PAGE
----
Record Concentrations of Microplastics Found in Arctic Sea Ice

In recent years, research has revealed the troubling extent to which the world's oceans have become inundated with plastic pollution. The situation is so bad that plastic waste has been spotted even in seemingly pristine regions, such as the Arctic or the ocean floor.

Now researchers from the Alfred Wegener Institute, Helmholtz Centre for Polar and Marine Research (AWI) in Germany have detected record concentrations of microplastics in Arctic sea ice, according to a study published in the journal Nature Communications.

In addition, they found that this ice transports microplastics across the region and can act as a temporary trap for them, with the potential for large quantities to be released into the oceans as sea ice melts.

Microplastics are tiny plastic particles, fibers, pellets and other fragments with dimensions ranging from just a few micrometers—thousandths of millimeter—to under five millimeters. Many of these plastic particles result from the gradual degradation of larger pieces of plastic waste in the ocean. However, they can also be created directly by various industrial processes on land.

Over the course of three Arctic expeditions in 2014 and 2015 aboard the German icebreaker Polarstern, the AWI researchers collected ice samples from five regions along the Transpolar Drift Stream—a major Arctic Ocean current which transports sea ice to the North Atlantic—and the Fram Strait.

Via a technique known as Fourier Transform Infrared Spectroscopy—which shines infrared light on a sample and uses special mathematical analysis to detect the various substances inside—the team found that the ice contained up to 12,000 microplastic particles per liter, two to three times higher than the team's previous measurements.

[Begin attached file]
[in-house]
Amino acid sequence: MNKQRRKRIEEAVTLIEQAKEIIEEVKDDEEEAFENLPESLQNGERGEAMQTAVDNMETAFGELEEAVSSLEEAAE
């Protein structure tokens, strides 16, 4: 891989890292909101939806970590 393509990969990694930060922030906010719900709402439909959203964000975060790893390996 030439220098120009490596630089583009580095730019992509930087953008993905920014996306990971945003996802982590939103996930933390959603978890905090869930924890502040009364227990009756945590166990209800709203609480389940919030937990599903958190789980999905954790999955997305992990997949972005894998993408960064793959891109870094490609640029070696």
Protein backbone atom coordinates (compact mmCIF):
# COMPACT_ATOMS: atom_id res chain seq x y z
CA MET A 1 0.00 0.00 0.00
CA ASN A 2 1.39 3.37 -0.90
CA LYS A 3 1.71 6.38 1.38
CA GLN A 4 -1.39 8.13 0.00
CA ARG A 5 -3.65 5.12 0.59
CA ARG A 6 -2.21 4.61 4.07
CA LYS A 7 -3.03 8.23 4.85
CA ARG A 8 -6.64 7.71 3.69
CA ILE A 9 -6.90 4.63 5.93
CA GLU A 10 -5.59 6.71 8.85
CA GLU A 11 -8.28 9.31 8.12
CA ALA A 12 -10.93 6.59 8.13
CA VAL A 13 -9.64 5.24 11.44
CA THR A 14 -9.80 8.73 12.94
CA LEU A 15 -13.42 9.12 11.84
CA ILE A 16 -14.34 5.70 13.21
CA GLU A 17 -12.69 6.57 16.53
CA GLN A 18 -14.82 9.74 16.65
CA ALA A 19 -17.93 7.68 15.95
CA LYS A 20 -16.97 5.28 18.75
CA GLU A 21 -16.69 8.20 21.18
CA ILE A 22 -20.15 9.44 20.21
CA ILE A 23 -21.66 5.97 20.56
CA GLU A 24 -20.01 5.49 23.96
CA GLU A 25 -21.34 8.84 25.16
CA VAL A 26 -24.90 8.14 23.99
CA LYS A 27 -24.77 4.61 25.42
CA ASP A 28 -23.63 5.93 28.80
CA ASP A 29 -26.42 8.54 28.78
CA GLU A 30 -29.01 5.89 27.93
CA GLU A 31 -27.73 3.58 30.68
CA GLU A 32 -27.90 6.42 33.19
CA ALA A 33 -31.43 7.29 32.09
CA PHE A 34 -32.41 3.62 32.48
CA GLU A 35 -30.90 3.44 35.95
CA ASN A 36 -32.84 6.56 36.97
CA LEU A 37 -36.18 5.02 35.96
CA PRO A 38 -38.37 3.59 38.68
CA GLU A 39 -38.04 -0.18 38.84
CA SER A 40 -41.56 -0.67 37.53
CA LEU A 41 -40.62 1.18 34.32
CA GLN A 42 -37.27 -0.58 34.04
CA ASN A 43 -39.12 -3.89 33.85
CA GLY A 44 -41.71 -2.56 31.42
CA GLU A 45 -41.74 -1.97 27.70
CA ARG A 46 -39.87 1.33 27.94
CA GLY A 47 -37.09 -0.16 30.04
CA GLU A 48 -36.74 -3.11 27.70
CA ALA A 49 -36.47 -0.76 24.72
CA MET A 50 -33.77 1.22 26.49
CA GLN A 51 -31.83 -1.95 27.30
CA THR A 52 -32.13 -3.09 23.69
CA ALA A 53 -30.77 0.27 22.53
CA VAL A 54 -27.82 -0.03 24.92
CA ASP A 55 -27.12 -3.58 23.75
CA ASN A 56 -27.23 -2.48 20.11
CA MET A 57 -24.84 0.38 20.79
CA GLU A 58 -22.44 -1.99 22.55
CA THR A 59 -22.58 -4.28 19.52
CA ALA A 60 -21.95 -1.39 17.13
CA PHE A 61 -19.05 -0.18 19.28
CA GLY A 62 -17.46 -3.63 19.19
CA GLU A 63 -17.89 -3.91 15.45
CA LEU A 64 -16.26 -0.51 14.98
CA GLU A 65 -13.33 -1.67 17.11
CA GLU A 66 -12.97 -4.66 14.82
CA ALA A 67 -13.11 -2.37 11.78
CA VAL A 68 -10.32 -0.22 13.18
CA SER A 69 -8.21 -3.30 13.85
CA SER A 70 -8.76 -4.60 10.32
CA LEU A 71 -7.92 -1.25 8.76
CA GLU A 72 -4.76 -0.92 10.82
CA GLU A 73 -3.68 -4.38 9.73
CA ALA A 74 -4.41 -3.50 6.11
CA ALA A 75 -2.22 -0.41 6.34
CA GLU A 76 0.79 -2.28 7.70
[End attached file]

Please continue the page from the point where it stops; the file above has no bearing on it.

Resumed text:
Germany's research icebreaker POLARSTERN above the Lomonossov Ridge in the central Arctic Ocean. Alfred-Wegener-Institut / Ruediger Stein

Gunnar Gerdts, one of the authors of the study from AWI, told Newsweek that these values were "extraordinarily" high. "At first, I was surprised since usually we do not find such high numbers in other areas, for instance, the North Sea, etc."

Most of these microplastics were microscopically small, with 67% measuring less than 50 micrometers. This is worrying, according to the researchers, because it means they could easily be ingested by Arctic microorganisms before making their way up the food chain, potentially even reaching humans.

Currently, the effects of consuming microplastics on the health of marine animals and humans are unclear as research is still lacking in this area. And of the studies that have been conducted, many are experimental or work with unrealistically high microplastic concentrations, according to Melanie Bergmann, another author of the Nature study from AWI.

Nevertheless, "we know by now that 1,465 species are affected by litter and microplastic in some way through entanglement, ingestion or colonization of plastic," she told Newsweek. "This number is increasing all the time."